The Importance of the Social Web
It is probably true to say that the increasing importance of the Social Web in supporting institutional activities was not expected within many educational institutions. But we now know that social networking environments, such as blogs, micro-blogging services such as Twitter and social networking services such as Facebook do have a role to play in supporting institutional activities such as student recruitment, marketing, supporting teaching and learning (including informal learning activities), supporting research and, of particular relevance to IWMW 2010 participants, supporting communities of practice.
Suraj Kika, CEO of Jadu (one of the IWMW 2010 sponsors) will give a talk on Social Networking – The Challenges and Opportunities of Social Media and the Implications for HEI Web Masters. The talk will be based on a report of a survey of the UK HE institutional Web Management community which was carried out by Jadu, with the support of UKOLN.
The report, which has been summarised on the UK Web Focus blog, is based on sixty responses which were received from 44 HEIs across the UK (36 in England, 3 in Wales and 6 in Scotland). The responses wcame from people working in Web management, marketing, media and communications, learning and development, business, libraries and IT management and services. From these responses we learnt that the two most frequently used external social networking tools are Twitter (68.3%), YouTube (60.7%) followed by social networking tools such as Facebook and MySpace (57.49%). 47.3% of respondents intend to adopt Twitter over the next two years; 41.8% intend to YouTube and 41.1% social networking tools such as Facebook and MySpace.
The report identified the following major issues which the community is seeking to address:
- The challenge of developing a business case for social media.
- How should a strategy for social media be developed – top down, bottom up (user driven) or collaboration?
- Control – can unrestricted use of social media continue given privacy, data protection, intellectual property and brand protection issues?
A number of 90 minute long workshop sessions will be seeking to address some of the challenges identified in the Jadu report. These include:
- ‘Follow us on Twitter’…’Join our Facebook group’ which recognises that while use of social media tools is now recognised as an important medium to communicate with our audience, many institutions are still in the dark as to how best to use these tools to support recruitment, build brand and reputation, and facilitate better internal communications. The session will explore how institutions should approach the use of social media such as Twitter, Facebook, and blogs, and participants will have the opportunity to develop guidelines on using social media for their areas of work. There will also be opportunity to discuss how best to respond to negative comments and how to deal with awkward postings.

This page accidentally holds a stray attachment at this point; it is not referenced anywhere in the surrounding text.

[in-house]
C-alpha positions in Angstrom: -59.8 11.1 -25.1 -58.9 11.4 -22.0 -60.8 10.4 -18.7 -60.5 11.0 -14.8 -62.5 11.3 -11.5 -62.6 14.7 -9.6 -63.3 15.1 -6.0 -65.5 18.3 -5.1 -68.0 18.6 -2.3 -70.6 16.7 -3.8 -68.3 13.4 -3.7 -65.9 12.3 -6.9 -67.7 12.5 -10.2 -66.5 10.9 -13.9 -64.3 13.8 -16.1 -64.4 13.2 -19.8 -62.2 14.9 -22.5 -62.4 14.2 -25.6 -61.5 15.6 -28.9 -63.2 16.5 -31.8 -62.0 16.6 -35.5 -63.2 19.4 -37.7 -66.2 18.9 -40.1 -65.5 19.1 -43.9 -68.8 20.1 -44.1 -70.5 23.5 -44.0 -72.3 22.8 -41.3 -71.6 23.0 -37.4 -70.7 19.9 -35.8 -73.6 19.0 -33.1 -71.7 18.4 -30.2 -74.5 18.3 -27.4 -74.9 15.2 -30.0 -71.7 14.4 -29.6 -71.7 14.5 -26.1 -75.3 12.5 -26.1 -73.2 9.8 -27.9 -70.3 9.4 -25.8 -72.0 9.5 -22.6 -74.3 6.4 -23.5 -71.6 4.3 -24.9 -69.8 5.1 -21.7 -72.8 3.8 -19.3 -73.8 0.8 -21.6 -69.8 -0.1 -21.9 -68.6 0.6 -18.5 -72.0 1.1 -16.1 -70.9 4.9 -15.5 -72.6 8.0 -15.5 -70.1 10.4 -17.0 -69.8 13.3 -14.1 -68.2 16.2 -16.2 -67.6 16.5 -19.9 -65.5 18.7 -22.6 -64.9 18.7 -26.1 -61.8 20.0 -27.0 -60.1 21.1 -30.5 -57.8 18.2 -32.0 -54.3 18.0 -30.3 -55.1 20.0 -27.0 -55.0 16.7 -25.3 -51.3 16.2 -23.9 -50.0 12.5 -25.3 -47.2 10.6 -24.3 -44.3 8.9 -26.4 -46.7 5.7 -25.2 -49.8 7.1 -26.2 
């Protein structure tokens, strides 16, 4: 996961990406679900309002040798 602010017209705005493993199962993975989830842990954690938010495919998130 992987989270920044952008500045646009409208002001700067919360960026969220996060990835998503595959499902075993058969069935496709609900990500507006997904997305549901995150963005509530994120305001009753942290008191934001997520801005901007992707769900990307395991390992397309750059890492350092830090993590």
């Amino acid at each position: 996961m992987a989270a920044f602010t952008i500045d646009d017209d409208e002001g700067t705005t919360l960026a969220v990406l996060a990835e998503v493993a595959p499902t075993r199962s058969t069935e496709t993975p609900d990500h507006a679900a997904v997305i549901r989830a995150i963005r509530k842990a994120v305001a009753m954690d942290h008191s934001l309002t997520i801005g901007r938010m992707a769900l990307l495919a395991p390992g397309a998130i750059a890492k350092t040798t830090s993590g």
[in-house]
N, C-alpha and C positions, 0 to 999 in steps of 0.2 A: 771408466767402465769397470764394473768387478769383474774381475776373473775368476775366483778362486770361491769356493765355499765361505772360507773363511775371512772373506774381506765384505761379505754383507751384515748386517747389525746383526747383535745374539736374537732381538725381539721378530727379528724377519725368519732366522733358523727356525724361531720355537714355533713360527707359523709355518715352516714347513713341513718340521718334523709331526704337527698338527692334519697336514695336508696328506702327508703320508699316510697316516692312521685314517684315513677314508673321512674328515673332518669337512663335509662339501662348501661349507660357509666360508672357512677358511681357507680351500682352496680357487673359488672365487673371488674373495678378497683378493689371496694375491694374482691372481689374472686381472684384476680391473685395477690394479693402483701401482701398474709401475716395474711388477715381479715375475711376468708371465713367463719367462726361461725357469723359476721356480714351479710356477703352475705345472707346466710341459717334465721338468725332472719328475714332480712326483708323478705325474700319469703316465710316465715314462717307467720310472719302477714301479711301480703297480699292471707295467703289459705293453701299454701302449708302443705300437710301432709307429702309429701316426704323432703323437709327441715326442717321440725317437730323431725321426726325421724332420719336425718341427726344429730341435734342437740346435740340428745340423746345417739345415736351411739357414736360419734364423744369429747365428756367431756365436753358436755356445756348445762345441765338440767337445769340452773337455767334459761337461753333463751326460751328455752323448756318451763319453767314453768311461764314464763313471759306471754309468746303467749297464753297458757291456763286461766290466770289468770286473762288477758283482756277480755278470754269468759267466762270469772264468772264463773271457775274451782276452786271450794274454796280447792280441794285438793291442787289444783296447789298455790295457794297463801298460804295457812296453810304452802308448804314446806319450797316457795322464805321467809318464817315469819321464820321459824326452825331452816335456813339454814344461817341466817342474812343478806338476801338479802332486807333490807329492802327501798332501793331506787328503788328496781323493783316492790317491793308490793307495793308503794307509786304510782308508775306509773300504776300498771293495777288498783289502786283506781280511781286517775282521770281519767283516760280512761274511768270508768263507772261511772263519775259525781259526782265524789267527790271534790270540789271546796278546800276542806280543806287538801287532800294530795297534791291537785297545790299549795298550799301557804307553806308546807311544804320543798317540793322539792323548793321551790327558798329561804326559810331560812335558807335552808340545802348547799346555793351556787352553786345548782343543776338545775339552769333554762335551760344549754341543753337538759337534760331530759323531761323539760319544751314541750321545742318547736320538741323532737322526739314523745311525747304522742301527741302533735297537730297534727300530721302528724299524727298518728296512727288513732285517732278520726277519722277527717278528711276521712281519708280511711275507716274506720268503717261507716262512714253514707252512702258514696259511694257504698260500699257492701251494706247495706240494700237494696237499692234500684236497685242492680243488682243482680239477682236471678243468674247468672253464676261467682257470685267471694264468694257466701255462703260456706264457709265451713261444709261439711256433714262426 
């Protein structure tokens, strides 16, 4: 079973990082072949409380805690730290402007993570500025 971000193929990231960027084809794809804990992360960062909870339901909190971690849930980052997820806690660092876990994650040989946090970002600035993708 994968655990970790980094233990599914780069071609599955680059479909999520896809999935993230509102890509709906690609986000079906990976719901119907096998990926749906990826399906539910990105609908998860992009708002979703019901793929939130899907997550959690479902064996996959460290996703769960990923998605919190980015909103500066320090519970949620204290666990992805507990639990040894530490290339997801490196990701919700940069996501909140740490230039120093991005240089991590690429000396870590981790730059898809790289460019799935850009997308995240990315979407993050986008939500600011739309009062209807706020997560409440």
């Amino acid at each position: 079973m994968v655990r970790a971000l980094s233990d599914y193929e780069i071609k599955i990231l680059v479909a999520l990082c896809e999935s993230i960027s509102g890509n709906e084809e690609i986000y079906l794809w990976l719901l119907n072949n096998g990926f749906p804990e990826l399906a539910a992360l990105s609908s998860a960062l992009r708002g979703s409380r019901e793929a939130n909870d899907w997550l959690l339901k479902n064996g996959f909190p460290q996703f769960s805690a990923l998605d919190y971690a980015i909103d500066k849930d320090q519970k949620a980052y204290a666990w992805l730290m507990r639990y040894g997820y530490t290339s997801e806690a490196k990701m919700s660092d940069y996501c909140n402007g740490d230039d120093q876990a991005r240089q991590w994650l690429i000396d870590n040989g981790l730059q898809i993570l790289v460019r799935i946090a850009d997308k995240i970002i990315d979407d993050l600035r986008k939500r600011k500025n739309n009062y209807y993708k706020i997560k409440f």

- “Sheffield Made Us – using social media to engage students in the university brand” which is based on a case study which describes how between April and October 2009, the University of Sheffield ran a competition encouraging students to upload videos to Youtube with the incentive of a £3000 prize with the aim of getting the students to express in their own words what they thought of the University, and how Sheffield had made them. The films that will be displayed sound intriguing as they “range from those that are moving to those that are funny, and some that are downright bizarre“!
- A session on “WordPress beyond Blogging” provides a more technical focus, with an introduction to managing a large multi-site WordPress installation and providing real-world examples that demonstrate the versatility of WordPress as a Content Management System (CMS). In the session participants will be asked to think ‘beyond blogging’ and consider WordPress as a popular, low-cost, cutting-edge technology platform serving the needs of research, teaching and learning and institutional Web managers.
- The session on “Engagement, Impact, Value: Measuring and Maximising Impact Using the Social Web” acknowledges that the Social Web is now widely accepted as having an important role to play in supporting institutional activities with many (if not all) universities now having a presence on Social Web services such as Facebook and Twitter and services such as iTunes and YouTube becoming used to provide delivery channels for institutional content. It is therefore timely to identify emerging best practices in use of such services. This session will review institutional approaches to use of the Social Web services. Participants will explore the reasons for using such services and also discuss possible concerns and dangers in such usage. The session will also explore ways in which usage of such services can be measured in order to provide evidence of their effectiveness.
The first two of these sessions will take place on Monday 12 July with the other two sessions taking place the following day, therefore allowing participants with a particular interest in the Social Web to be able to attend two workshop sessions in this area.